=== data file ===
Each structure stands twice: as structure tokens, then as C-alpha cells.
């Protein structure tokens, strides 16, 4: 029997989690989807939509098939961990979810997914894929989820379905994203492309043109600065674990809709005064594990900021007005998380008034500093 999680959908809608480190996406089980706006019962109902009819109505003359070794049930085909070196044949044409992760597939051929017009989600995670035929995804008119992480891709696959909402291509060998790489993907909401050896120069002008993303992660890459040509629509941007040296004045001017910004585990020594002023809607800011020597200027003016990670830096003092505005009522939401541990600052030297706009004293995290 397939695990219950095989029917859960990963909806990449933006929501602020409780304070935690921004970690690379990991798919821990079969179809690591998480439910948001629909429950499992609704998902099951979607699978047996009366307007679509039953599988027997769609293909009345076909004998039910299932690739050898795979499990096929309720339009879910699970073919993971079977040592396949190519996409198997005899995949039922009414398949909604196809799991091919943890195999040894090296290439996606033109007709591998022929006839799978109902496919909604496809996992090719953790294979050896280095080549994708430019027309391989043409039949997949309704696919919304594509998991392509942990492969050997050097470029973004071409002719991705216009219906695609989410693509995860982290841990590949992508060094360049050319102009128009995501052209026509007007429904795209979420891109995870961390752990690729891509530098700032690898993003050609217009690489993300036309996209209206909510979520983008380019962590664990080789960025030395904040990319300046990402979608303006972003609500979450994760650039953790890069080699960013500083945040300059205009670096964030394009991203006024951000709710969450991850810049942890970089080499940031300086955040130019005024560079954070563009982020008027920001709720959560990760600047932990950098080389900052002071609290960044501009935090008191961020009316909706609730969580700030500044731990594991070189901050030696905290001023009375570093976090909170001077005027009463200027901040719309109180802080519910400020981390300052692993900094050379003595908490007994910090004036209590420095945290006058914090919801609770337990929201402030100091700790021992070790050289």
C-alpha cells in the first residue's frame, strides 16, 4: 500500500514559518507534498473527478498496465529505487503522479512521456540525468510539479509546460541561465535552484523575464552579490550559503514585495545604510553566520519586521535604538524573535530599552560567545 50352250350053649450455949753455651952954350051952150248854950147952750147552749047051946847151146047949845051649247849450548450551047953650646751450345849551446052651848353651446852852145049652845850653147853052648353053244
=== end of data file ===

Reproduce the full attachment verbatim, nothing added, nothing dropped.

Each structure stands twice: as structure tokens, then as C-alpha cells.
């Protein structure tokens, strides 16, 4: 029997989690989807939509098939961990979810997914894929989820379905994203492309043109600065674990809709005064594990900021007005998380008034500093 999680959908809608480190996406089980706006019962109902009819109505003359070794049930085909070196044949044409992760597939051929017009989600995670035929995804008119992480891709696959909402291509060998790489993907909401050896120069002008993303992660890459040509629509941007040296004045001017910004585990020594002023809607800011020597200027003016990670830096003092505005009522939401541990600052030297706009004293995290 397939695990219950095989029917859960990963909806990449933006929501602020409780304070935690921004970690690379990991798919821990079969179809690591998480439910948001629909429950499992609704998902099951979607699978047996009366307007679509039953599988027997769609293909009345076909004998039910299932690739050898795979499990096929309720339009879910699970073919993971079977040592396949190519996409198997005899995949039922009414398949909604196809799991091919943890195999040894090296290439996606033109007709591998022929006839799978109902496919909604496809996992090719953790294979050896280095080549994708430019027309391989043409039949997949309704696919919304594509998991392509942990492969050997050097470029973004071409002719991705216009219906695609989410693509995860982290841990590949992508060094360049050319102009128009995501052209026509007007429904795209979420891109995870961390752990690729891509530098700032690898993003050609217009690489993300036309996209209206909510979520983008380019962590664990080789960025030395904040990319300046990402979608303006972003609500979450994760650039953790890069080699960013500083945040300059205009670096964030394009991203006024951000709710969450991850810049942890970089080499940031300086955040130019005024560079954070563009982020008027920001709720959560990760600047932990950098080389900052002071609290960044501009935090008191961020009316909706609730969580700030500044731990594991070189901050030696905290001023009375570093976090909170001077005027009463200027901040719309109180802080519910400020981390300052692993900094050379003595908490007994910090004036209590420095945290006058914090919801609770337990929201402030100091700790021992070790050289």
C-alpha cells in the first residue's frame, strides 16, 4: 500500500514559518507534498473527478498496465529505487503522479512521456540525468510539479509546460541561465535552484523575464552579490550559503514585495545604510553566520519586521535604538524573535530599552560567545 50352250350053649450455949753455651952954350051952150248854950147952750147552749047051946847151146047949845051649247849450548450551047953650646751450345849551446052651848353651446852852145049652845850653147853052648353053244